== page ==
This week, the geek world was given much to talk about when Wizards of the Coast, the Hasbro-owned publisher of various tabletop and collectible card games, announced that it would be releasing a fifth edition of the famed role-playing game, Dungeons & Dragons.
Clearly, Wizards and Hasbro are putting a lot into this, given that news of 5E, as fans are already calling the new iteration of D&D, has been picked up by major news outlets such as CNN, Forbes, the Wall Street Journal, the New York Times and other outlets.
Gamers often cast a skeptical eye at media coverage of their admittedly nerdy hobby, as it is the kind of thing most folks really do not understand. Role-playing games got started in earnest in the 1970s and 1980s, with Dungeons & Dragons leading the way. In these games, players create heroic alter egos whose role they assume while engaging in adventures that exist mainly in the imagination of the players. While role-playing games typically are played with a group of people at a table, there is not necessarily a board or game pieces to use. (You can, but they are generally not required.) The game, as it were, almost entirely takes place in the minds of the players and the referee in what some might consider an exercise in group story telling. When the adventure gets to the point where the outcome of a development is uncertain (a battle with a dragon, say), then multi-sided dice are typically thrown and complicated rules are consulted to determine what happens next. It is not a game for folks who don't want to give their brains and analytical thinking a workout.
Role-players have often been chided for their nerdy hobby, and when Dungeons & Dragons really took off in the 1980s, there was a concern among misguided parents and educators that the game was really a vector for inculcating kids into nefarious cult behavior. These concerns proved unfounded, and the RPG hobby became a lucrative game-publishing business with television, movie and video game spinoffs.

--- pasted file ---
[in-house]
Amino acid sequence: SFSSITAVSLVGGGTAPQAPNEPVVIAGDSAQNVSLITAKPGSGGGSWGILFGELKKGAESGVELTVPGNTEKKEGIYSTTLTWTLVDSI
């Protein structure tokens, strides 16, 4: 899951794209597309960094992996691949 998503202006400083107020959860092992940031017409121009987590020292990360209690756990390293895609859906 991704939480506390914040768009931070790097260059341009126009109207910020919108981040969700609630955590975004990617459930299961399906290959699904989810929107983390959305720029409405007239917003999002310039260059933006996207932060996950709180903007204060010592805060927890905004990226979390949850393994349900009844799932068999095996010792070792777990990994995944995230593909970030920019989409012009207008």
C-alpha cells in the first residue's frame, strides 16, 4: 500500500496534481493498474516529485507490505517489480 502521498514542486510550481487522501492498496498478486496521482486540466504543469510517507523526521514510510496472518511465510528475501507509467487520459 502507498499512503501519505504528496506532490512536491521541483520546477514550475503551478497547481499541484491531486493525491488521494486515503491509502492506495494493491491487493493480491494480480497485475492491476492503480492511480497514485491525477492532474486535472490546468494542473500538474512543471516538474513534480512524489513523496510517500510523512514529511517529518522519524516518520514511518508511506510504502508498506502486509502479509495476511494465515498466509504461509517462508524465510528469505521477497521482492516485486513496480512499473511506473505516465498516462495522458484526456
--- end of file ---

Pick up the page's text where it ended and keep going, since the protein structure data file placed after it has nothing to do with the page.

That last development is the one that most concerns Wizards of the Coast, as they have slowly and surely been losing players to computer games like World of Warcraft. Sales figures for RPG publishers remain guarded statistics (this I know because I used to write these things for a living some years ago), and by most accounts, sales for tabletop RPGs peaked in the mid-1990s and have been on an inexorable slide since, thanks largely to the advent of multiplayer computer RPGs that are, in many ways, much easier to play.
This prompted Wizards to reinvent Dungeons & Dragons in 2008, with the game's fourth edition. The point of that new edition was to re-write the rules so the game played out more like one of the video games D&D to which was losing so much market share. Apparently it didn't work, because here we are, not even four years later, and not only is Wizards putting out yet another edition of the game, but this time they are turning to their fans to help develop it.